NEW YORK (1010 WINS) – Vandals left anti-Semitic hate symbols at a Westchester County Holocaust memorial, officials said Tuesday, on the eve of Yom Kippur, the holiest day of the year in Judaism.
The anti-sematic stickers and posters were placed at the Garden of Remembrance in White Plains.
County executive George Latimer said on the county’s Facebook page that the vandalism would lead to increased police presence.
"We are enraged by this act and heartbroken that individuals would target members of our community on the most solemn day in their tradition,” Latimer said. "County police are actively investigating and reviewing video of the area; we seek to find and punish those who did this act. We as a county, people of all faiths, stand with our Jewish brothers and sisters today and always."
Gov. Andrew Cuomo released a statement condemning the acts, which read, “I am disgusted by the desecration of a Holocaust memorial in White Plains on the eve of Yom Kippur, the holiest day on the Jewish calendar.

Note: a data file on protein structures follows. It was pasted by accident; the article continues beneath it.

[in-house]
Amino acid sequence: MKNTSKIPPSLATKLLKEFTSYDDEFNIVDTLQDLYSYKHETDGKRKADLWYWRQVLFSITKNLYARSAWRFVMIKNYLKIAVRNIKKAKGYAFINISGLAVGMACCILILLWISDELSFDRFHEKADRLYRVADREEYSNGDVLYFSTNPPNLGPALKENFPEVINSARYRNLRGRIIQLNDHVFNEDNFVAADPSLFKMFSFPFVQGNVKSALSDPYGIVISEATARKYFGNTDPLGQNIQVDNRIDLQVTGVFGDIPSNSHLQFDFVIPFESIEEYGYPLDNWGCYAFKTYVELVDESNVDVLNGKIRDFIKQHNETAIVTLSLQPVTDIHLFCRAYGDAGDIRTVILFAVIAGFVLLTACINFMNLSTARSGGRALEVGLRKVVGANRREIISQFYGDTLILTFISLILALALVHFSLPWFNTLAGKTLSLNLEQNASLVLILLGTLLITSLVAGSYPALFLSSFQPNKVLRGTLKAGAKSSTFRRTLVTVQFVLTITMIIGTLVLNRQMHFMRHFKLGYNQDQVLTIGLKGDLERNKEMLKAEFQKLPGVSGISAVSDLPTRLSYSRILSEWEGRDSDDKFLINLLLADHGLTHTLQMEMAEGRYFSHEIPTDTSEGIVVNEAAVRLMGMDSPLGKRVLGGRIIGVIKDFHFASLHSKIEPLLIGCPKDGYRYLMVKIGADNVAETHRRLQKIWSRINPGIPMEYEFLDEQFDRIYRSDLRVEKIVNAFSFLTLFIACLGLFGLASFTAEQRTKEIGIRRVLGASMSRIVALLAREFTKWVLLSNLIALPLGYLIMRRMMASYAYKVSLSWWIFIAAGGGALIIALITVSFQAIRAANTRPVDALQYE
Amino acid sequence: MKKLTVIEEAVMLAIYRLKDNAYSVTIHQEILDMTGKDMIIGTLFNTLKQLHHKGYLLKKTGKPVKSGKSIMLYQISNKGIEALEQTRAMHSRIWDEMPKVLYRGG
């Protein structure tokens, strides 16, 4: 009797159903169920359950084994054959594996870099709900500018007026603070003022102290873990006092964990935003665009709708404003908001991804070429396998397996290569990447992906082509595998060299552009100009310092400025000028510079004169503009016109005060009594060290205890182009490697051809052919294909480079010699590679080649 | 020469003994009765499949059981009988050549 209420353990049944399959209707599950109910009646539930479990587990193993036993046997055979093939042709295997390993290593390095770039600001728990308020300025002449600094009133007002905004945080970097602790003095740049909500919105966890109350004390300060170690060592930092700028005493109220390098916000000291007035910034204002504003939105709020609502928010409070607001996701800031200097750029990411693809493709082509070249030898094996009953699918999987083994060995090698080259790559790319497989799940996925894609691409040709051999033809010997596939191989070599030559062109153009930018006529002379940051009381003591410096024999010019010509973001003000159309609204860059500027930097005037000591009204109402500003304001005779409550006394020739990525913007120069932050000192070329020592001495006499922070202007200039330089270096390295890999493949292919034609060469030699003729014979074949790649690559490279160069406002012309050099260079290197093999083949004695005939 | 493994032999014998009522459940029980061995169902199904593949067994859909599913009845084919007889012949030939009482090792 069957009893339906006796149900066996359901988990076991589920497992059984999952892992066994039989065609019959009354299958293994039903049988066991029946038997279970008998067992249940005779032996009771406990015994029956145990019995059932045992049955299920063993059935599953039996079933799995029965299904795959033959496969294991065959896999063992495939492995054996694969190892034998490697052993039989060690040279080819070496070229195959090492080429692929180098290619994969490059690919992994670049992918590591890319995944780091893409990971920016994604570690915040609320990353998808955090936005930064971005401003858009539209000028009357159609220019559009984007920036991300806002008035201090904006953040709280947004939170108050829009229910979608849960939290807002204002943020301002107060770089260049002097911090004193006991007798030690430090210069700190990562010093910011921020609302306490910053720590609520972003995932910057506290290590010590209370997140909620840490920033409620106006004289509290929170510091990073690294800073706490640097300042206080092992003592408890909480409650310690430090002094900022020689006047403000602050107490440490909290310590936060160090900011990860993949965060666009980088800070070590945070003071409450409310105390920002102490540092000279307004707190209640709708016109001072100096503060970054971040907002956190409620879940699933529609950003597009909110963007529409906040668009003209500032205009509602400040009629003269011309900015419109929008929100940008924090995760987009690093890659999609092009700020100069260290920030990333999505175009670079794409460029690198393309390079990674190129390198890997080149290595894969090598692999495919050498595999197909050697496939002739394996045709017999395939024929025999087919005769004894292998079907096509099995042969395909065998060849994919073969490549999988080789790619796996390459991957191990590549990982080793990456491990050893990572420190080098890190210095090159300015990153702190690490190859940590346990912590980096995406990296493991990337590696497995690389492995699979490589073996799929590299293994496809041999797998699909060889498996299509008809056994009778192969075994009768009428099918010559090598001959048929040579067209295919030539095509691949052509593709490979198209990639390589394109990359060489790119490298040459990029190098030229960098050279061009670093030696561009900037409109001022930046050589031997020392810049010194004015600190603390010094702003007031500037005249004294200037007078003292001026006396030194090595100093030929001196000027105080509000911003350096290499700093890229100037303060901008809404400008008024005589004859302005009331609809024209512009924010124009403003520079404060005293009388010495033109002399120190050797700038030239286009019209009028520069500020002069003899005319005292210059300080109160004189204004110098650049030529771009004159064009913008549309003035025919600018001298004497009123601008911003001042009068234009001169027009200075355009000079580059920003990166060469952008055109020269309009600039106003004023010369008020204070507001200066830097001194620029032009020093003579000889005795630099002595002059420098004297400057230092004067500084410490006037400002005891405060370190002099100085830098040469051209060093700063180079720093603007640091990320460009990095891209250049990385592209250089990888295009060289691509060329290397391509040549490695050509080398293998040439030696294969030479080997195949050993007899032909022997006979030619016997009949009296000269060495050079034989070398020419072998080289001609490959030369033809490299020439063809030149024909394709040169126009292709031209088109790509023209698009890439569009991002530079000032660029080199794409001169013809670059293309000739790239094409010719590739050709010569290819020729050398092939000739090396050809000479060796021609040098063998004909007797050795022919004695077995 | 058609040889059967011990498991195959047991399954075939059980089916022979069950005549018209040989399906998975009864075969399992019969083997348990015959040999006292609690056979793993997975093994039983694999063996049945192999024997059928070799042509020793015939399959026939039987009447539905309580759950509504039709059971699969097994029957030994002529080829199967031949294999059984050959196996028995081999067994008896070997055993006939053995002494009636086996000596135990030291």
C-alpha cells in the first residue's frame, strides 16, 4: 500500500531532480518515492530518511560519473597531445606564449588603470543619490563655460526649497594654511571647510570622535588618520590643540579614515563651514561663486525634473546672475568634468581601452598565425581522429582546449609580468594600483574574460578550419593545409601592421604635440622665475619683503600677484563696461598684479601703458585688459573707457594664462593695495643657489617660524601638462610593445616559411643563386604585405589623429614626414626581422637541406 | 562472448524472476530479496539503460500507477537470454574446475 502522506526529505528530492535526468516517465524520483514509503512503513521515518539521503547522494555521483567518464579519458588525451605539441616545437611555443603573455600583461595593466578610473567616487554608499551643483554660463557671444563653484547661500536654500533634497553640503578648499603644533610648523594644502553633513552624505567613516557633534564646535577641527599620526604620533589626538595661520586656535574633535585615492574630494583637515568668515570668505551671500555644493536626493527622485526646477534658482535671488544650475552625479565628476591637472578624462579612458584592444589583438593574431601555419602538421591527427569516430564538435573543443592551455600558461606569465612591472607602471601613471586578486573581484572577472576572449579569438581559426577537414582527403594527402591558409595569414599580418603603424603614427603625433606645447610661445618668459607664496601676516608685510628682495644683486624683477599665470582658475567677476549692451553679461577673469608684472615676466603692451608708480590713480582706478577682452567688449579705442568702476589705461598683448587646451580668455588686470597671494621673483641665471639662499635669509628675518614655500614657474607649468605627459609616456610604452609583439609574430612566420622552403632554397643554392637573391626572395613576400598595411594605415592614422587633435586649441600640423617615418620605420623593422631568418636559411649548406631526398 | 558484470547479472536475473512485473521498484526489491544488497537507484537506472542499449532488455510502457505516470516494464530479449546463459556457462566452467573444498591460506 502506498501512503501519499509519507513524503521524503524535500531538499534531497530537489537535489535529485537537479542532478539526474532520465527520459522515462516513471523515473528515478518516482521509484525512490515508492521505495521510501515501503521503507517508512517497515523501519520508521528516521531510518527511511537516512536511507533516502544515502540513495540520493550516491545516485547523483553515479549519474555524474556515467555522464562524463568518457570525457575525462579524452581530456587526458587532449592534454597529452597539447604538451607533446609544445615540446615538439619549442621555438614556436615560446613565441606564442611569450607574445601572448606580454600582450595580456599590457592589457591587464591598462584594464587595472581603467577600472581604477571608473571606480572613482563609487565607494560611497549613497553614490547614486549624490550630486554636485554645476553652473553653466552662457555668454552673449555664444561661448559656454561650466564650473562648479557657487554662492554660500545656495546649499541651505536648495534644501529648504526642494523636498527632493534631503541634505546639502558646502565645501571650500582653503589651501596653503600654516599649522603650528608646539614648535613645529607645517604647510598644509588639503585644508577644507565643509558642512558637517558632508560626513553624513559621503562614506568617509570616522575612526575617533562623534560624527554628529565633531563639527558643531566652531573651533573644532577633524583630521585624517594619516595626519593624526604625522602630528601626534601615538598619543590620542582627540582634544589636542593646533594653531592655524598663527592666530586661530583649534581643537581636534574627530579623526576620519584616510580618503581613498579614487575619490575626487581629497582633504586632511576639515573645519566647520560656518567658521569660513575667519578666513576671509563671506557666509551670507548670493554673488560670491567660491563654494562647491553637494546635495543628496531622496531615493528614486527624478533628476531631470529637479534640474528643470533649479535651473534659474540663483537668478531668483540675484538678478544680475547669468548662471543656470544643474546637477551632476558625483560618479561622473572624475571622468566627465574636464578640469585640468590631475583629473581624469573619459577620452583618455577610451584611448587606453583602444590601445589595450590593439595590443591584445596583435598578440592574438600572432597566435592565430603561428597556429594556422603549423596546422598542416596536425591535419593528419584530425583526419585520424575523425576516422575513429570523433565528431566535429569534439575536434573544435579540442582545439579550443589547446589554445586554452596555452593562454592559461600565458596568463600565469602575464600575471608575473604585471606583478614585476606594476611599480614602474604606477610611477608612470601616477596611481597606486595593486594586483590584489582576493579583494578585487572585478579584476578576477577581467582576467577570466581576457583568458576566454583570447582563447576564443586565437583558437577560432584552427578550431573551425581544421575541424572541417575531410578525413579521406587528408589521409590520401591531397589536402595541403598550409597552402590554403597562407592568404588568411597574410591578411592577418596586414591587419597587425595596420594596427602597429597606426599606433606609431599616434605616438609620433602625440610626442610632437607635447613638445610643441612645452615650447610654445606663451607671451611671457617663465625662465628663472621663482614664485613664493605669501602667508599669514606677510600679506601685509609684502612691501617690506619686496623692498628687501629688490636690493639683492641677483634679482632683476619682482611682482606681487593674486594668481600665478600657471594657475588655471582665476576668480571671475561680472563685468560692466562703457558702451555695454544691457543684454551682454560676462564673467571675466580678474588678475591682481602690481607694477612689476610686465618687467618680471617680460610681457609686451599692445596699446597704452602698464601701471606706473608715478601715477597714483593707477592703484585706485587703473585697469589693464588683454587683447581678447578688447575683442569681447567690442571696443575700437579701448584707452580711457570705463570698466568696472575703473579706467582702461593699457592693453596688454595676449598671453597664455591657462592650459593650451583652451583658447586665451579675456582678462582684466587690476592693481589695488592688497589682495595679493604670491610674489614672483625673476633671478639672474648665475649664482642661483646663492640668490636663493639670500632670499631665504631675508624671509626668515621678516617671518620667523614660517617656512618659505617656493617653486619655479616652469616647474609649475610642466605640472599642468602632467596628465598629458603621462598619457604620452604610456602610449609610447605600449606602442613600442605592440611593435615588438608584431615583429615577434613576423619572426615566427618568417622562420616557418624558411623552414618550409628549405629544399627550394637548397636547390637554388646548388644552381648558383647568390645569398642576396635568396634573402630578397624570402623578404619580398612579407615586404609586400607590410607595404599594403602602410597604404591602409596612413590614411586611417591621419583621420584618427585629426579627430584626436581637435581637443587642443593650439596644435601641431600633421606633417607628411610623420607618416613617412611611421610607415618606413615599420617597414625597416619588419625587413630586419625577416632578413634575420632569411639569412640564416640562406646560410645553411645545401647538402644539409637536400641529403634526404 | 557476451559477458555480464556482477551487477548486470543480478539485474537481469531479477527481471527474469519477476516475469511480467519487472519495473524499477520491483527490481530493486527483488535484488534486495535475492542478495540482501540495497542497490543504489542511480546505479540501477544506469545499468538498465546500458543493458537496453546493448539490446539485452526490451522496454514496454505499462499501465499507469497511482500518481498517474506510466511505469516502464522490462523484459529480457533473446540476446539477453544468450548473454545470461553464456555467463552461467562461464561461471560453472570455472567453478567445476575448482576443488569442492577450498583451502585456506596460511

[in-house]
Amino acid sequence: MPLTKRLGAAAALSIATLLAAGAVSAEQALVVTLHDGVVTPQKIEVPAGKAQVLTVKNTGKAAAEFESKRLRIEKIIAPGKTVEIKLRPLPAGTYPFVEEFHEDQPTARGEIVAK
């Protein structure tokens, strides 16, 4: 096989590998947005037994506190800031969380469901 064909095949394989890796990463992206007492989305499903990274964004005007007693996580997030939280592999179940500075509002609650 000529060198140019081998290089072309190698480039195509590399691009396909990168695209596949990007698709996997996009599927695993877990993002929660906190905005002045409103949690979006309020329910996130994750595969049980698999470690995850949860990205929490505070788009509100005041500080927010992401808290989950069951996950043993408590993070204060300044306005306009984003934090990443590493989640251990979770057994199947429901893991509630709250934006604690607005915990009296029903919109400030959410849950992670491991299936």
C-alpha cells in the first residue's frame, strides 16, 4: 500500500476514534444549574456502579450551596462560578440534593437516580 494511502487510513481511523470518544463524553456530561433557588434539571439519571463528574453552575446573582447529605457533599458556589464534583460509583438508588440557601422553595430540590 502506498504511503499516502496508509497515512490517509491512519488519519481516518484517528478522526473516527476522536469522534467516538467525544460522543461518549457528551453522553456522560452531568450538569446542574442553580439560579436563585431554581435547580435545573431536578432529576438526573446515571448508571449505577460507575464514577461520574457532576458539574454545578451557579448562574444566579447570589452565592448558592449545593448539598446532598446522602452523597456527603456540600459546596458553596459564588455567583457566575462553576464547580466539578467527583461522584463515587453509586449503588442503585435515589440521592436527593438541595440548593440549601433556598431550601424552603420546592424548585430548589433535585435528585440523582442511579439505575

“More than 74 years ago the entire world reeled in shock, horror and sorrow over the senseless murder of more than six million Jews — mothers, fathers, children, grandparents, uncles, aunts, friends and neighbors. Vandalizing a memorial lovingly built in their honor is a revolting and cowardly act, and I have directed the State Police Hate Crimes Task Force to offer assistance to local authorities investigating this heinous act to ensure those responsible are held accountable.”
The memorial was built in 1990 and is found outside Westchester County’s Michaelian Office Building on Martine Avenue.